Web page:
Anthony Martignetti kisses his wife, Ruth, goodbye and opens the door of his second-floor apartment in West Roxbury. “I’m not coming home for lunch today, so no pasta,” he says with a wink.
They were married just two years ago, and photos from their wedding fight for space on the walls of his small living room with photos of his teenage son from his first marriage.
He hustles down the stairs and next door to his parents’ house to check on them. They’re 91. His mother has Alzheimer’s, and he gives her a quick kiss, then goes looking for the drops he has to put in his father’s eye each morning. He’s running late, but his father insists on showing him some massive zucchinis he just pulled from the garden.
From there it’s a short drive to Dedham District Court, where he works as an associate court officer at the security screening station just inside the front door. He’s 62 now, small, with gray hair cropped short, and none of the strangers who pass through his metal detector each day recognize him. No one does anymore, at least not by face, and his uniform does not include a name tag, which is probably a good thing because for people of a certain age, his name is still capable of causing a minor commotion.
Anthony Martignetti. That name. When people recognize it, there’s always a pause, he says. A hesitation.
Then they’ll take a second look at his face.
“You’re not the Anthony Martignetti?” they’ll ask. “The kid from the spaghetti commercial?”
When he confirms that he is indeed that Anthony Martignetti, they’re going to do it. They always do it. It’s been happening for 50 years.
They’re going to yell his first name.
In the summer of 1969, when he was 12 years old, Anthony Martignetti, whose family had emigrated from Italy just three years before, was plucked from the streets of the North End and chosen to star in a television commercial that became a phenomenon, one that ran nationally for nearly 14 years and turned his name into an Italian-American icon.
It opens with his “mother,” played by fellow North End local Mary Fiumara, yelling from a tenement window on Powers Court for her son: “Anthony! Anthony!” Next, we see Anthony running home, dodging the pushcarts of the Haymarket, through a schoolyard, and finally up Powers Court, as a narrator intones:
“Anthony Martignetti lives in Boston, in the Italian North End, the home of the Prince Spaghetti Company. Anthony knows a lot about Prince, because it’s something that grows you. Most days, Anthony takes his time going home, but today is Wednesday, and in the North End of Boston, Wednesday is Prince Spaghetti day.”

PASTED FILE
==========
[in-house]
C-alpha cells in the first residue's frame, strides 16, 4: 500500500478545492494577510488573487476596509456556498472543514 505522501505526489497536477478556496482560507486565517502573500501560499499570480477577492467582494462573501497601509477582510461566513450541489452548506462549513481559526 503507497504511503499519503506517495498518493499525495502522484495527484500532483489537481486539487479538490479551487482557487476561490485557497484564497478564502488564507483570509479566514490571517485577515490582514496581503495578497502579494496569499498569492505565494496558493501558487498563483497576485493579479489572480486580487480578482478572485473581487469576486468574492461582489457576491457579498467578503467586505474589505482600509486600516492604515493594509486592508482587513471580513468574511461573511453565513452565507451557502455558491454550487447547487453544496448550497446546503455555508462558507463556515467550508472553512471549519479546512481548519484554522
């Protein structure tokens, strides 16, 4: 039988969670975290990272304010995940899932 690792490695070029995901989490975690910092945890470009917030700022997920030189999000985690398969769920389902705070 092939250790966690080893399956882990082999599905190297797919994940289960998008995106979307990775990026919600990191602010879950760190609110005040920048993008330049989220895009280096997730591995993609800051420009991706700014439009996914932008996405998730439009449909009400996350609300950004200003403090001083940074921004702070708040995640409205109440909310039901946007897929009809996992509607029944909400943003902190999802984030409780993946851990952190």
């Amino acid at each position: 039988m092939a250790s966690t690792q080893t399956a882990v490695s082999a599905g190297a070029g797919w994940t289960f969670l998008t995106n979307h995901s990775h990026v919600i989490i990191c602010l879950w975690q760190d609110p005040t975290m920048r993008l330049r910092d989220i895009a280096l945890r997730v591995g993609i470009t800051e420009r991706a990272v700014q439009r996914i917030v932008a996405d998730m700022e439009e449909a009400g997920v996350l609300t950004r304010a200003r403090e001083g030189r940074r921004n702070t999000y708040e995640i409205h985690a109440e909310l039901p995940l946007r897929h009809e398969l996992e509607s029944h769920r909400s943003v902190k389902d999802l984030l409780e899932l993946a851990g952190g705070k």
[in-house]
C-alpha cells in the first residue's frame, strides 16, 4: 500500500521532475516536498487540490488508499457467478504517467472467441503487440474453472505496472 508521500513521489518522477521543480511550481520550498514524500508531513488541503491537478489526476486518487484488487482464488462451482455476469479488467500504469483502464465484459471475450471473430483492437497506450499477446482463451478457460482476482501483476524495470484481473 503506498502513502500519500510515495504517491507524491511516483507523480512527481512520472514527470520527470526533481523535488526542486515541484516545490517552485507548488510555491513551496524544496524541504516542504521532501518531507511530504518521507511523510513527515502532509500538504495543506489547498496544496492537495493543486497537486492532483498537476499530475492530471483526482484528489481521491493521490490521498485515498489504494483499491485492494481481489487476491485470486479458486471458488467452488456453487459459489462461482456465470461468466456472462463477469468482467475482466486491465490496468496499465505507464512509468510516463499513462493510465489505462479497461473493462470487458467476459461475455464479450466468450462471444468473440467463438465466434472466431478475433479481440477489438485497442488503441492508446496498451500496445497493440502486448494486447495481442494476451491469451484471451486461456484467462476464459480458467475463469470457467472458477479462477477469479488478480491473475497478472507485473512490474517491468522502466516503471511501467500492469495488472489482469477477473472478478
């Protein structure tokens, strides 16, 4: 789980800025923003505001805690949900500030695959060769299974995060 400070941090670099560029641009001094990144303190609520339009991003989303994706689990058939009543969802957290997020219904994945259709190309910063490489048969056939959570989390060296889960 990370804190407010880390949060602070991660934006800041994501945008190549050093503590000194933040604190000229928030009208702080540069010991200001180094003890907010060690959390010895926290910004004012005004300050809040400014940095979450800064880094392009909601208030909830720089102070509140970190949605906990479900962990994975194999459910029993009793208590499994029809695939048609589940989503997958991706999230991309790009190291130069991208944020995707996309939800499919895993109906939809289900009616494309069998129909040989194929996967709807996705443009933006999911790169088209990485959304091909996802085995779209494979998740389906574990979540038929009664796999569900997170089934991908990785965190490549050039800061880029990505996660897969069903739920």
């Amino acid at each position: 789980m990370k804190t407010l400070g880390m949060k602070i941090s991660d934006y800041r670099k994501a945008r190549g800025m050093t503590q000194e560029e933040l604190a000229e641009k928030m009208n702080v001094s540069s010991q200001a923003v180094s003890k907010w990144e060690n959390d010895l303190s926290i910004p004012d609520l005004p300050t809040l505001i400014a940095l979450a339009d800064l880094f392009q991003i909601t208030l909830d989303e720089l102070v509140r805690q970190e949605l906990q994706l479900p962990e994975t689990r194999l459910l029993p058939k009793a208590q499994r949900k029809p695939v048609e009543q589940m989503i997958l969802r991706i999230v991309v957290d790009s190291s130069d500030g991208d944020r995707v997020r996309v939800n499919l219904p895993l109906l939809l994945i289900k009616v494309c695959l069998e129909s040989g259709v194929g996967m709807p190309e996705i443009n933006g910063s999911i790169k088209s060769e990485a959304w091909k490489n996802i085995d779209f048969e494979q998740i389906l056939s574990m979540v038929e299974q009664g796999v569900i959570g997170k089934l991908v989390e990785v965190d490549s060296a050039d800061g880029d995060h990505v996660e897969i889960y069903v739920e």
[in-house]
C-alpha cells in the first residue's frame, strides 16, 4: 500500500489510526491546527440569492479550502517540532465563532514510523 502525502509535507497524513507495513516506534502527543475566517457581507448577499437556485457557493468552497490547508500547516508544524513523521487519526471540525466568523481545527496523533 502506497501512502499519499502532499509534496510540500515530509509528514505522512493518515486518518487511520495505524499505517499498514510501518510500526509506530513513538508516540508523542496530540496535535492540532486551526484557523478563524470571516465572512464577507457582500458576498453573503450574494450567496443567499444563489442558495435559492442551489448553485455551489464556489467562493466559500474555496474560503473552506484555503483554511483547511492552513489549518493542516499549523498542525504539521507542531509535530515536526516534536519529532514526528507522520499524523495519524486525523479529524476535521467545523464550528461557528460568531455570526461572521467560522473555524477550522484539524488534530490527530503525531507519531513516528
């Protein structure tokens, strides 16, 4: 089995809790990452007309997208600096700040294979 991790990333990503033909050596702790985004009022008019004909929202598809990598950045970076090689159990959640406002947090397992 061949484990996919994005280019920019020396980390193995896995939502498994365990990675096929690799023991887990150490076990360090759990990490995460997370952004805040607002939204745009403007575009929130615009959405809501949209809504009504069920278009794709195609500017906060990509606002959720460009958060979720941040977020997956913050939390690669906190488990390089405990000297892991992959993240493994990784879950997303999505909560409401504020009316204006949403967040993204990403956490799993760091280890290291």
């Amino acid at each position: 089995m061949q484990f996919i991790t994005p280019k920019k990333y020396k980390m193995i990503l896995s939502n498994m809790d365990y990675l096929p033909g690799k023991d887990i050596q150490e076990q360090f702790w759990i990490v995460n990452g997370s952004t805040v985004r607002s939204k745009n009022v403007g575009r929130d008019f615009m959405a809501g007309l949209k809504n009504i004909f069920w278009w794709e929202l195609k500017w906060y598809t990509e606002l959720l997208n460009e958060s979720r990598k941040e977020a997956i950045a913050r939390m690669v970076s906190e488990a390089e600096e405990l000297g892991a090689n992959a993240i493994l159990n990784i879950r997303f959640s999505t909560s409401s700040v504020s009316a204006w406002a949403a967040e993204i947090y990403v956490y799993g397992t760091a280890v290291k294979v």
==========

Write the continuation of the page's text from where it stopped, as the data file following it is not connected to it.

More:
Martignetti never said a word in his role. And he has lived a quiet life since, a way of respecting what those few seconds of screen time came to symbolize. The spot ran for so long — from Woodstock to MTV — that the scene it depicted, a free-range childhood in an old-school neighborhood, became a diorama of the way things used to be. Something quaint. Something beloved. Something lost.
“I always understood that it was larger than me, that I had a responsibility to preserve what that commercial meant to people,” Martignetti says. “I knew that if I got in trouble, little Anthony from the spaghetti commercial would be all over the paper.”
The one time his name appeared in the news was in 2004, in a court case in which he accused his supervisor at a Stop & Shop distribution center of constantly berating him with Italian ethnic slurs like “meatball.” The matter was settled out of court.
The only other bump came in 2013, when New World Pasta, a Pennsylvania company that now owns the Prince brand, remade the commercial, in which a new little “Anthony” runs home, and when he opens the door he’s all grown up. The commercial ran only a short time. Word got out that they had cast an actor to play grown-up Anthony, and did not give the part of the young Anthony to Martignetti’s son, even though he auditioned for it. The son, who is now 15 and lives in New Jersey, is also named Anthony Martignetti.
Ruth, who is from the Dominican Republic and missed the heyday of the commercial, marvels at the way her husband handles his role as caretaker of this memory.
“When we first started dating, I’d see strangers freak out and hug him, and I’d say ‘Why do you let them do that? They don’t know you,’ ” she says.
“But Anthony would always say, ‘They’ve known me for a long time.’ ”